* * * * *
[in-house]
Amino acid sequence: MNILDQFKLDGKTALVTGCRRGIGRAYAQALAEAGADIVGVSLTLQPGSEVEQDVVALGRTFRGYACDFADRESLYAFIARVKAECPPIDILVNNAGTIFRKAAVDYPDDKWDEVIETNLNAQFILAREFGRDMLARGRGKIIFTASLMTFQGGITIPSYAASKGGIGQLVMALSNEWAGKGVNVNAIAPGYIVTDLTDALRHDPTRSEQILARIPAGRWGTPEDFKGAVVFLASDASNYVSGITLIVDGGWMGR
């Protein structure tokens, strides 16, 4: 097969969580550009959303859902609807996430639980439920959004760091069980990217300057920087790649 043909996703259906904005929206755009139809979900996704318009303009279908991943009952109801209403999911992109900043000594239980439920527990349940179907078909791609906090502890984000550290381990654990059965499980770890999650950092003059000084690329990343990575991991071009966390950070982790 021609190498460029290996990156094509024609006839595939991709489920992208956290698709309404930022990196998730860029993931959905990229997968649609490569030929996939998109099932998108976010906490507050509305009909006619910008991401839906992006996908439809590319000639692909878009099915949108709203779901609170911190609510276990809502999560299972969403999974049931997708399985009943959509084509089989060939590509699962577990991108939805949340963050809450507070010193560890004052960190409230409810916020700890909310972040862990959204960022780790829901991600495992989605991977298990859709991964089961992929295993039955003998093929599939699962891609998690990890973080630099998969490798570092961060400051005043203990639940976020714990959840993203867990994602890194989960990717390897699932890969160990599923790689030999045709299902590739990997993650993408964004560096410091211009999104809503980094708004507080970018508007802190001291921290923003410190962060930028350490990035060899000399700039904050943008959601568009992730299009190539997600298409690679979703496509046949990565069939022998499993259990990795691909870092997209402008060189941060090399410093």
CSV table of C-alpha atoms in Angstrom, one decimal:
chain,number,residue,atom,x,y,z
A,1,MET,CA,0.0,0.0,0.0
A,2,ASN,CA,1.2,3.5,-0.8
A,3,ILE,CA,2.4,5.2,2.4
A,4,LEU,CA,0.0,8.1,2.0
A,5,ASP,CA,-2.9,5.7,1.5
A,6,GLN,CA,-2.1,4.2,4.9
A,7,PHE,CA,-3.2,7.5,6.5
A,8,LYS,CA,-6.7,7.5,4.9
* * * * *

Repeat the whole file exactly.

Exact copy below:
[in-house]
Amino acid sequence: MNILDQFKLDGKTALVTGCRRGIGRAYAQALAEAGADIVGVSLTLQPGSEVEQDVVALGRTFRGYACDFADRESLYAFIARVKAECPPIDILVNNAGTIFRKAAVDYPDDKWDEVIETNLNAQFILAREFGRDMLARGRGKIIFTASLMTFQGGITIPSYAASKGGIGQLVMALSNEWAGKGVNVNAIAPGYIVTDLTDALRHDPTRSEQILARIPAGRWGTPEDFKGAVVFLASDASNYVSGITLIVDGGWMGR
């Protein structure tokens, strides 16, 4: 097969969580550009959303859902609807996430639980439920959004760091069980990217300057920087790649 043909996703259906904005929206755009139809979900996704318009303009279908991943009952109801209403999911992109900043000594239980439920527990349940179907078909791609906090502890984000550290381990654990059965499980770890999650950092003059000084690329990343990575991991071009966390950070982790 021609190498460029290996990156094509024609006839595939991709489920992208956290698709309404930022990196998730860029993931959905990229997968649609490569030929996939998109099932998108976010906490507050509305009909006619910008991401839906992006996908439809590319000639692909878009099915949108709203779901609170911190609510276990809502999560299972969403999974049931997708399985009943959509084509089989060939590509699962577990991108939805949340963050809450507070010193560890004052960190409230409810916020700890909310972040862990959204960022780790829901991600495992989605991977298990859709991964089961992929295993039955003998093929599939699962891609998690990890973080630099998969490798570092961060400051005043203990639940976020714990959840993203867990994602890194989960990717390897699932890969160990599923790689030999045709299902590739990997993650993408964004560096410091211009999104809503980094708004507080970018508007802190001291921290923003410190962060930028350490990035060899000399700039904050943008959601568009992730299009190539997600298409690679979703496509046949990565069939022998499993259990990795691909870092997209402008060189941060090399410093």
CSV table of C-alpha atoms in Angstrom, one decimal:
chain,number,residue,atom,x,y,z
A,1,MET,CA,0.0,0.0,0.0
A,2,ASN,CA,1.2,3.5,-0.8
A,3,ILE,CA,2.4,5.2,2.4
A,4,LEU,CA,0.0,8.1,2.0
A,5,ASP,CA,-2.9,5.7,1.5
A,6,GLN,CA,-2.1,4.2,4.9
A,7,PHE,CA,-3.2,7.5,6.5
A,8,LYS,CA,-6.7,7.5,4.9